While Americans try to hang onto hope that the economy is improving, there is still a long way to go in terms of job creation. With more than 15 million Americans currently out of work, the number of positions that are being offered is not enough to curb the demand for employment. Unfortunately, with more than 8 million of these laid-off workers being casualties of the economic crisis, there are millions of individuals who have been unemployed for extended periods of time.
The Labor Department posted a 12,000 person increase in the number of individuals applying for jobless benefits, according to the Associated Press. With the number now resting at a seasonally-adjusted 472,000, this is the highest level in a month. Economists are worried that should this trend continue, June employment numbers may face a sharp decline as a result of a loss of jobs in the private sector.
Economist with BMO Capital Markets, Jennifer Lee, told the news provider that if the economy continues to go the way that it has been, June could see the first decline of private sector jobs in five months.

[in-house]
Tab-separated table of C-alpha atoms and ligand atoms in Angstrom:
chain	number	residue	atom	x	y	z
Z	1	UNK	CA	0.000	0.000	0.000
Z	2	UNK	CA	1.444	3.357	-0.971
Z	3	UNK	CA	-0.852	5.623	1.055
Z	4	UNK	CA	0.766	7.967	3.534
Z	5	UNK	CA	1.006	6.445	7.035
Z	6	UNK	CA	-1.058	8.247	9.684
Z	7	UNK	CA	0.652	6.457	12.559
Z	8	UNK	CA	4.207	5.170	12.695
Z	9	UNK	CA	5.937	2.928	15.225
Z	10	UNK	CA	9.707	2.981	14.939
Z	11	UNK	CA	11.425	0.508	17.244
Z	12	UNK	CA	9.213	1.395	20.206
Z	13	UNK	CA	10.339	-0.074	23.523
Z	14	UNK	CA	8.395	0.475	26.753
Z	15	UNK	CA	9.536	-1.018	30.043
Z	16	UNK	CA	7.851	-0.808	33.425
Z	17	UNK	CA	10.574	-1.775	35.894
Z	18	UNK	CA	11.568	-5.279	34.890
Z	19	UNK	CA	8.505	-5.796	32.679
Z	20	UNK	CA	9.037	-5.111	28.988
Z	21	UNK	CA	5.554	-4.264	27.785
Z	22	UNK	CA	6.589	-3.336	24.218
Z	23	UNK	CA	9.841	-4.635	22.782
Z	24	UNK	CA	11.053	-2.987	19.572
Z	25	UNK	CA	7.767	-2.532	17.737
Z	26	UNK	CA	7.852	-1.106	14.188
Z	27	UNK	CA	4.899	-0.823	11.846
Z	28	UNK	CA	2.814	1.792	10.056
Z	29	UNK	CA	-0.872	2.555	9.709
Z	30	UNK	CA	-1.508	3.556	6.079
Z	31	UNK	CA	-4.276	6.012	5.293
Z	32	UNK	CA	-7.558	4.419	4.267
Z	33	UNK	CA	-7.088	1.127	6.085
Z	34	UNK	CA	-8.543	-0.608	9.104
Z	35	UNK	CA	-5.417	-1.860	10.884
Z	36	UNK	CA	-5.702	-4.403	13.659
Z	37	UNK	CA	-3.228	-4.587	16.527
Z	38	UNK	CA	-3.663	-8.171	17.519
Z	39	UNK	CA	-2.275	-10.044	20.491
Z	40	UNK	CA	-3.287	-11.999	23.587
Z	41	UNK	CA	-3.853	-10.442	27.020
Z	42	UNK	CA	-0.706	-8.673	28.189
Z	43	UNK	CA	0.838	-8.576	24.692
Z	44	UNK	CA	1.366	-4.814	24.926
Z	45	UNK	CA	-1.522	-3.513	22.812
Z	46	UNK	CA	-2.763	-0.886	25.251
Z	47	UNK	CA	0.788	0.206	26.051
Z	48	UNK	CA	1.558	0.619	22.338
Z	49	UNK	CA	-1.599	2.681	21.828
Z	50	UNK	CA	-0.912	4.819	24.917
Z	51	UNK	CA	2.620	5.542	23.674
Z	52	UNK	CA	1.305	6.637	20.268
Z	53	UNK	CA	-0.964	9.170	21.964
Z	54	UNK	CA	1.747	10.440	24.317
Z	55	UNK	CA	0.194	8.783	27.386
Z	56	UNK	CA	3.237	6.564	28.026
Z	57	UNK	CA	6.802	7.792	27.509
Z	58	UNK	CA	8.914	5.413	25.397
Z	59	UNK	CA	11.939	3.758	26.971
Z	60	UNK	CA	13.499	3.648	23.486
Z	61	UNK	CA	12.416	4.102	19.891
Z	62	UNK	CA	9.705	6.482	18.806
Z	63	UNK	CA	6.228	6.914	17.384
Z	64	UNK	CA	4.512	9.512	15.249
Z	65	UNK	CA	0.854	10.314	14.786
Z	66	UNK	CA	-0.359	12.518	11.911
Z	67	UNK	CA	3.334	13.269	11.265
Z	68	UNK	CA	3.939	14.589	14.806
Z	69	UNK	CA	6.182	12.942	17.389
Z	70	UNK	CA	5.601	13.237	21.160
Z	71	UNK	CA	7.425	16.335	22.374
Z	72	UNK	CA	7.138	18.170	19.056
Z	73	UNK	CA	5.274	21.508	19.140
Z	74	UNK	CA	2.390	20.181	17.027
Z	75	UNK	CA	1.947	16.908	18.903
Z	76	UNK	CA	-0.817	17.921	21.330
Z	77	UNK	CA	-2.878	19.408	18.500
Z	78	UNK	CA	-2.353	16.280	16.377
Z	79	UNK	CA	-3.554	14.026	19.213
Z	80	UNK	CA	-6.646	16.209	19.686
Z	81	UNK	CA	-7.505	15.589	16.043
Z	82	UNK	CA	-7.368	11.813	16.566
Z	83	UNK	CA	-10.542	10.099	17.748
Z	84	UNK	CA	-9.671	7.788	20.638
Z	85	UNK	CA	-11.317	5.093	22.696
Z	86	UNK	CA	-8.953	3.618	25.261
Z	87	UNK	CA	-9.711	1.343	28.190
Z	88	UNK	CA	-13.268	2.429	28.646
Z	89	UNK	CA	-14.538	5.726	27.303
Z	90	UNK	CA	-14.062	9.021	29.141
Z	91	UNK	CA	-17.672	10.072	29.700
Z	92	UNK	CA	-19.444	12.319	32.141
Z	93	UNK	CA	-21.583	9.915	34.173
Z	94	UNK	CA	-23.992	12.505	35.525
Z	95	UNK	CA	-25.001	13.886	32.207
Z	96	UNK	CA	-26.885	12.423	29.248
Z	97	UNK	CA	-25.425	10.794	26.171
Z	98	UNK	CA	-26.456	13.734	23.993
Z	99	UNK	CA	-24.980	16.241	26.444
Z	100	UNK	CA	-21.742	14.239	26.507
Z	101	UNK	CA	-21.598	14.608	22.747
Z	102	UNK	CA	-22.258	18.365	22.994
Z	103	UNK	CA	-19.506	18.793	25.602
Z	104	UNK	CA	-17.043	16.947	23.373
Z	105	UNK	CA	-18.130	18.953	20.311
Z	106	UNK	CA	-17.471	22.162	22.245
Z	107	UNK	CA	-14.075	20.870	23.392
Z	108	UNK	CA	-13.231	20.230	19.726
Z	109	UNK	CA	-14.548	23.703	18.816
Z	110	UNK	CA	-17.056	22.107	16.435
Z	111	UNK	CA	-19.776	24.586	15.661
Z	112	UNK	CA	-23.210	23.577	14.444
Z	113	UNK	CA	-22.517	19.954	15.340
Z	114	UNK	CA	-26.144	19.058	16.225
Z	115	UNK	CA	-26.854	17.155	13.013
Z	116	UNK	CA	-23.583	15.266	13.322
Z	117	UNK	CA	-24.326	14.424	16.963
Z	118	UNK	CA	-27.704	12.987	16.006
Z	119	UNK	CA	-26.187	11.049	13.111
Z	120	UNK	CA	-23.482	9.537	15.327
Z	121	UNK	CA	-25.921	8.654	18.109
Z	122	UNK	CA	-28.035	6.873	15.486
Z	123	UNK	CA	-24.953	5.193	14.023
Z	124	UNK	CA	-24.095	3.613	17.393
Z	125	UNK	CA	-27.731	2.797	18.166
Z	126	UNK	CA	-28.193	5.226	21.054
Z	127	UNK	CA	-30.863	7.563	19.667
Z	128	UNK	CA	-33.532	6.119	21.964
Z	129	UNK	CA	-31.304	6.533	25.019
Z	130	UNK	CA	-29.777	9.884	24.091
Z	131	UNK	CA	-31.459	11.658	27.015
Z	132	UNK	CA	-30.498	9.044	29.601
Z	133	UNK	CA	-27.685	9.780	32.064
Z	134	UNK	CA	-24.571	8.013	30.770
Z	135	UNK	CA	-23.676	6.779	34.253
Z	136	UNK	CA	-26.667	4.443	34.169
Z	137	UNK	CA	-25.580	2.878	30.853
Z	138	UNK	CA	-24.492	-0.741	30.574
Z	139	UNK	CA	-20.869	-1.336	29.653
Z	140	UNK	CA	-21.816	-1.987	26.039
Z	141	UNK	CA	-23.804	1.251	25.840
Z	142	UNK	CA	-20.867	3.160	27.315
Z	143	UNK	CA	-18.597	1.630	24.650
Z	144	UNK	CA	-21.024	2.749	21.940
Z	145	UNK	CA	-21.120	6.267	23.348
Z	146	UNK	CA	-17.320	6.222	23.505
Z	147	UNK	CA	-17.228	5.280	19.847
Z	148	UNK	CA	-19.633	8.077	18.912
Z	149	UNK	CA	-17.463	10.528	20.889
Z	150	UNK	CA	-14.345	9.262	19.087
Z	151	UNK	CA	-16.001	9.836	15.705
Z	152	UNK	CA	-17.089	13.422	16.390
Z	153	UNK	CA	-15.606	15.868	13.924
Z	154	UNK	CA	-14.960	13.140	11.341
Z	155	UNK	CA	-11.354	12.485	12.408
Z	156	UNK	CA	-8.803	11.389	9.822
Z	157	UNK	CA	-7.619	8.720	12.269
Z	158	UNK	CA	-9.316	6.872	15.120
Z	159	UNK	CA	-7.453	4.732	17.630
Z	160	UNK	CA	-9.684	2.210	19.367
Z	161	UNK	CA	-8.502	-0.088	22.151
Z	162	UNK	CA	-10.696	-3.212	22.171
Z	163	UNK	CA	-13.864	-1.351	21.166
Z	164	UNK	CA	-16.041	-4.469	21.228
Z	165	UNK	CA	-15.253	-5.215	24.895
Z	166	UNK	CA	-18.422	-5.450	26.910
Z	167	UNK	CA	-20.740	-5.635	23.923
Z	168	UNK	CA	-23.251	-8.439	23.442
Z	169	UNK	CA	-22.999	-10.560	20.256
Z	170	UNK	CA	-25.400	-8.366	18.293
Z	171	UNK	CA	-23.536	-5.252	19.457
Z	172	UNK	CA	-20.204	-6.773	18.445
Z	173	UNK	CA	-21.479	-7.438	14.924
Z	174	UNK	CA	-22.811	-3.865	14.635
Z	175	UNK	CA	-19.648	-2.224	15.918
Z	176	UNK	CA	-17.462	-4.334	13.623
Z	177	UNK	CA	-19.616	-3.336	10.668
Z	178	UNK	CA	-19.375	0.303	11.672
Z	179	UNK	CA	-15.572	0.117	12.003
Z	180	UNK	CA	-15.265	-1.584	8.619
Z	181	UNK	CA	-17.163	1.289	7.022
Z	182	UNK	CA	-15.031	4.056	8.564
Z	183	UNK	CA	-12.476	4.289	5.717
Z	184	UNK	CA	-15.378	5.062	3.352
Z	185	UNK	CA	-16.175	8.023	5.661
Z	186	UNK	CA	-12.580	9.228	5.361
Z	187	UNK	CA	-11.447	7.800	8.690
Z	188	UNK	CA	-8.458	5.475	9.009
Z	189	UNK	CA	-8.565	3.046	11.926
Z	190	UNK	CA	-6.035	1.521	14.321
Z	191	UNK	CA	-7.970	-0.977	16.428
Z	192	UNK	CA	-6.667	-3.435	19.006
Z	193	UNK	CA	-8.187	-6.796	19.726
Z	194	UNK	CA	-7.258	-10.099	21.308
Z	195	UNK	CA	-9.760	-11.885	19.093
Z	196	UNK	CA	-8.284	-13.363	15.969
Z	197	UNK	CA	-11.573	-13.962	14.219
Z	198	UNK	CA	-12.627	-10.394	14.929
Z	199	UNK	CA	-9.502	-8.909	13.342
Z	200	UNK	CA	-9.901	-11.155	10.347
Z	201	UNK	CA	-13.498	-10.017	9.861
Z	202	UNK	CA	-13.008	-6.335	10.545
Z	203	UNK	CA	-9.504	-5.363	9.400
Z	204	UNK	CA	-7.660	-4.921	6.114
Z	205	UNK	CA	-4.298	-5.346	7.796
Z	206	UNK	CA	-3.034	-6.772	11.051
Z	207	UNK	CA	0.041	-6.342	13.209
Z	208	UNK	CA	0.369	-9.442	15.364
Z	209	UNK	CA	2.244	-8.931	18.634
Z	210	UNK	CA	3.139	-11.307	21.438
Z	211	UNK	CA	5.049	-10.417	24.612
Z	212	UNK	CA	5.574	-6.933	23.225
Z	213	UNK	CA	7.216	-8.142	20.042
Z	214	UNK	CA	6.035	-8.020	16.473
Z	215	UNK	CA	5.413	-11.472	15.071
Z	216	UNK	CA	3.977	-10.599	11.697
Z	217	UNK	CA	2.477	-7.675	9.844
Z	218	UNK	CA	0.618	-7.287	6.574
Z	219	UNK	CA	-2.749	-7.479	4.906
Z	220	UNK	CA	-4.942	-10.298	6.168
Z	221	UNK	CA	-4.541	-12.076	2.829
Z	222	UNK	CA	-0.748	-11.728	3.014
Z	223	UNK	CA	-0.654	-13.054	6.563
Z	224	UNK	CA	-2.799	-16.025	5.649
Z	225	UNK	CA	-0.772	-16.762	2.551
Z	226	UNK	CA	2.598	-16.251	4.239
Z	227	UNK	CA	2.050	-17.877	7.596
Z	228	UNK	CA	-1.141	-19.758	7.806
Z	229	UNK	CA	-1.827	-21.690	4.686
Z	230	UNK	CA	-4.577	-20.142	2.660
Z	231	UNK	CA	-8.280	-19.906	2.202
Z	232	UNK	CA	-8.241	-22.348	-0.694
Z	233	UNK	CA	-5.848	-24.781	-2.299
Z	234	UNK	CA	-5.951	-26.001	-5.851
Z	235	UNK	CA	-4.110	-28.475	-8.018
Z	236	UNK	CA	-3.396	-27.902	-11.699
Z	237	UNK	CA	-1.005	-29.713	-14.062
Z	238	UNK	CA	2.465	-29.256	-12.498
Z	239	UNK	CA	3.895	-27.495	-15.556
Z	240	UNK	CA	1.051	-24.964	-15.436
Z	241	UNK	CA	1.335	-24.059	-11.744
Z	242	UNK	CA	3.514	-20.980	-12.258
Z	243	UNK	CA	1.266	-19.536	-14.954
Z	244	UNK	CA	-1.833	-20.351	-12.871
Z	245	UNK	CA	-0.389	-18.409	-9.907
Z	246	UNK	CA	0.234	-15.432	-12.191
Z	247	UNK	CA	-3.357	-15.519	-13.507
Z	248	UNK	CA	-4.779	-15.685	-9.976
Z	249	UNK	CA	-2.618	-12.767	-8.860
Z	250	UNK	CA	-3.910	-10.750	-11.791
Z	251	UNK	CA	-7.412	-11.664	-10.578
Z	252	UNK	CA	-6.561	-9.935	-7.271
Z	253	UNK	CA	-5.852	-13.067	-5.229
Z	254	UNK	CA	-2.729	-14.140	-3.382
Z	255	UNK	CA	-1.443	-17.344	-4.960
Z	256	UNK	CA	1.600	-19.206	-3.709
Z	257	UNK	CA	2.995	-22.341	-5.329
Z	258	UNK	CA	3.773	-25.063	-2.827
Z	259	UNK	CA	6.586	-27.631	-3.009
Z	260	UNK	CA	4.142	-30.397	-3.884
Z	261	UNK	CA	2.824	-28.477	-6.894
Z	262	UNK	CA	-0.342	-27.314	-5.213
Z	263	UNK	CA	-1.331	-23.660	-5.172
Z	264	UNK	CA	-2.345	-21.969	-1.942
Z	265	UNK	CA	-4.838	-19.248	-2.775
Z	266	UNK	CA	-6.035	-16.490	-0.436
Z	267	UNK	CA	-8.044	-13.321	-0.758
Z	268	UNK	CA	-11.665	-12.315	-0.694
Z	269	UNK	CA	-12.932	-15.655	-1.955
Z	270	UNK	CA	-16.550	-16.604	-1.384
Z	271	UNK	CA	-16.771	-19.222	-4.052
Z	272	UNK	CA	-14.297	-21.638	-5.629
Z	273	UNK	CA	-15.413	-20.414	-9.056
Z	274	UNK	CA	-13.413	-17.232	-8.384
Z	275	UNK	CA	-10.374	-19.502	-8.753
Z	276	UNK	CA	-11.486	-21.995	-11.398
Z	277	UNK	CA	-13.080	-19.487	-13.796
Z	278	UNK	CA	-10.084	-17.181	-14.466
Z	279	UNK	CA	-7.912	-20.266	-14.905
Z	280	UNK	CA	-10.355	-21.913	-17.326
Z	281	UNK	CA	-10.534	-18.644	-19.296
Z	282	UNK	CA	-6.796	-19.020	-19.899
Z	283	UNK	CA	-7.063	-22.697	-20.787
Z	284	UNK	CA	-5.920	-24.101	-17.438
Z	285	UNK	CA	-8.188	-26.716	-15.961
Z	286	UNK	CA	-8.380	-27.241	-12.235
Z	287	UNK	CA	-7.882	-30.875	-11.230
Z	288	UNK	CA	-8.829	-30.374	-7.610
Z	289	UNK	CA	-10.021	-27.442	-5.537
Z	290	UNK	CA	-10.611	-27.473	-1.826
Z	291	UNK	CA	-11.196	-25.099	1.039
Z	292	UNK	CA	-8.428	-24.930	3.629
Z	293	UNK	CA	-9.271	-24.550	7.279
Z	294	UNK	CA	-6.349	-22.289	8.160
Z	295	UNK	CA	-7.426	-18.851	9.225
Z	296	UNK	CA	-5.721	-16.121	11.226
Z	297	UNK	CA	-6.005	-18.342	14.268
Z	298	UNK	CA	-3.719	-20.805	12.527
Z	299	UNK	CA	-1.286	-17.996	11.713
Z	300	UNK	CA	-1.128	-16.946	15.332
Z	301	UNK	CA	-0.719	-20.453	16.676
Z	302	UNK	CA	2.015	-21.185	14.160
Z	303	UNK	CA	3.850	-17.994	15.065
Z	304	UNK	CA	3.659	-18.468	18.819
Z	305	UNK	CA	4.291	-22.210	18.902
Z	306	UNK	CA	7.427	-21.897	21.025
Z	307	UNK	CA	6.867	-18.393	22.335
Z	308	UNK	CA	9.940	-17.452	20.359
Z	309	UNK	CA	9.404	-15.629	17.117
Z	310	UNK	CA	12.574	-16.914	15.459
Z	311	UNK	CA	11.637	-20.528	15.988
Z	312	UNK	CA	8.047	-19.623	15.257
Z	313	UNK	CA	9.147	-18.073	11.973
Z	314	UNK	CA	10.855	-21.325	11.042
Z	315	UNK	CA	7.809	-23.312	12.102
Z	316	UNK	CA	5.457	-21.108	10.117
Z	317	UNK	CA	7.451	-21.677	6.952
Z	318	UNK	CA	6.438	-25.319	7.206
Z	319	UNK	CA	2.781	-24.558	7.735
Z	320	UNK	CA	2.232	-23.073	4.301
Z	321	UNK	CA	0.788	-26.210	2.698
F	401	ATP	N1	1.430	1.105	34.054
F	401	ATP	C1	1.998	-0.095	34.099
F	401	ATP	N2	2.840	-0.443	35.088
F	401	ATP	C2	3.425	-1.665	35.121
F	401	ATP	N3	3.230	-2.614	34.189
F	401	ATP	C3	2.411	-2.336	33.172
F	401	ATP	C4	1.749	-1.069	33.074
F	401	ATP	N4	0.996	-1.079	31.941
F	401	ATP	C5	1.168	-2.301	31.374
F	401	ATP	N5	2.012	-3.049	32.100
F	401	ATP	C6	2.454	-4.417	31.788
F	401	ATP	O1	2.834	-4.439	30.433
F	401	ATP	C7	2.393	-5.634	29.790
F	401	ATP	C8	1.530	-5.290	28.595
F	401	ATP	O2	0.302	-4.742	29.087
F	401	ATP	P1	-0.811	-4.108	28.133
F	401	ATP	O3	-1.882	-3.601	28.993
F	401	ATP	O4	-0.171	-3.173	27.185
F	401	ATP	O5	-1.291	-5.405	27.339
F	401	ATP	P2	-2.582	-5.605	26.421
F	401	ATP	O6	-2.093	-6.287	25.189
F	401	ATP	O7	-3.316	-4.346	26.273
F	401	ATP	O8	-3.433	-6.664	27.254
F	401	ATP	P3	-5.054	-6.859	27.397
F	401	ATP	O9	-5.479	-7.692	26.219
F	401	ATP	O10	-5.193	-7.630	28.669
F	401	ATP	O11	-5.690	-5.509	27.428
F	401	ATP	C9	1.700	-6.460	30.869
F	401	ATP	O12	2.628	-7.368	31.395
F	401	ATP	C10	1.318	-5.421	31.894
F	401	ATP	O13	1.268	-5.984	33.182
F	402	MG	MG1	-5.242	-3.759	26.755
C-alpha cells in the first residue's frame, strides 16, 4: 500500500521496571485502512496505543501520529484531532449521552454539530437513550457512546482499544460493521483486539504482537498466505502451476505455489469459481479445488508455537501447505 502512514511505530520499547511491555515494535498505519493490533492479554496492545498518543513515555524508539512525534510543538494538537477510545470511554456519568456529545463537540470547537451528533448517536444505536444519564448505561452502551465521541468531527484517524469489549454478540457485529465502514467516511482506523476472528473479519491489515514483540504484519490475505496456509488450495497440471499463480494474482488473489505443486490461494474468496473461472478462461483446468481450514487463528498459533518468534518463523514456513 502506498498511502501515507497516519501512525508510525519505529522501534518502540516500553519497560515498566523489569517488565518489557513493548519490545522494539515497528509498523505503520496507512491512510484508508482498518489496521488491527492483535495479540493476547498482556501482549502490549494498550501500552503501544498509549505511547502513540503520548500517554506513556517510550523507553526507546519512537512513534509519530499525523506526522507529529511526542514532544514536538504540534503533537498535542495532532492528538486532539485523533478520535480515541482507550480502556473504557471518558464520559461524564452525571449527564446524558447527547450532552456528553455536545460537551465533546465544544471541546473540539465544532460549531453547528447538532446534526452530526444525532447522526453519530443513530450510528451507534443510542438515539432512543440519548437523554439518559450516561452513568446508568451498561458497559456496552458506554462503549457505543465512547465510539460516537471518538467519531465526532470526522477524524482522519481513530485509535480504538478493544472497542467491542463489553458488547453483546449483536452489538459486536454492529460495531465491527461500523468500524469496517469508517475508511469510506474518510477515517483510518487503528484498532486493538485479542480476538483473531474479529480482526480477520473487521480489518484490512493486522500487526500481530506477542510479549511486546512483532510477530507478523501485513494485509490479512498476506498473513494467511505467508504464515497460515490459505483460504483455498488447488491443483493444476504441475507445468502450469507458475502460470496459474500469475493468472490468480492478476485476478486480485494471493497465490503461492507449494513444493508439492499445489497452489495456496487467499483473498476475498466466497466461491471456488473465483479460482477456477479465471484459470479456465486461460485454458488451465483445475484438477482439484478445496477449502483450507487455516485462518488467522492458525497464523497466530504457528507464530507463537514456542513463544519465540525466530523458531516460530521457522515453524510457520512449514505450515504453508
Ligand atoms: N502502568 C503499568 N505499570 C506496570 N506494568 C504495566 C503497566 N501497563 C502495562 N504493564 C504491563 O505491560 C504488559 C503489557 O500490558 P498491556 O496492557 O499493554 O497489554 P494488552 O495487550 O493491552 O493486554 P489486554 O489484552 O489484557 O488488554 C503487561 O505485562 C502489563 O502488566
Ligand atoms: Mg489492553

"We've definitely seen the economic recovery hit a wall," she said.
Kevin Logan, an economist with HSBC Securities echoed Lee's statement, saying that analysts have been waiting for jobless claims to fall below 450,000 but continue to be disappointed when it turns out not to be the case.
"The wait is getting longer and longer," Logan told the news provider. "As each week goes by, doubts about the underlying strength of the economic expansion grow."
The nation's unemployment rate dropped from 9.9 percent to 9.7 percent in May. However, of the 431,000 jobs created during this time period, 411,000 of the positions were from the U.S. Census, which will dissipate by the end of the summer.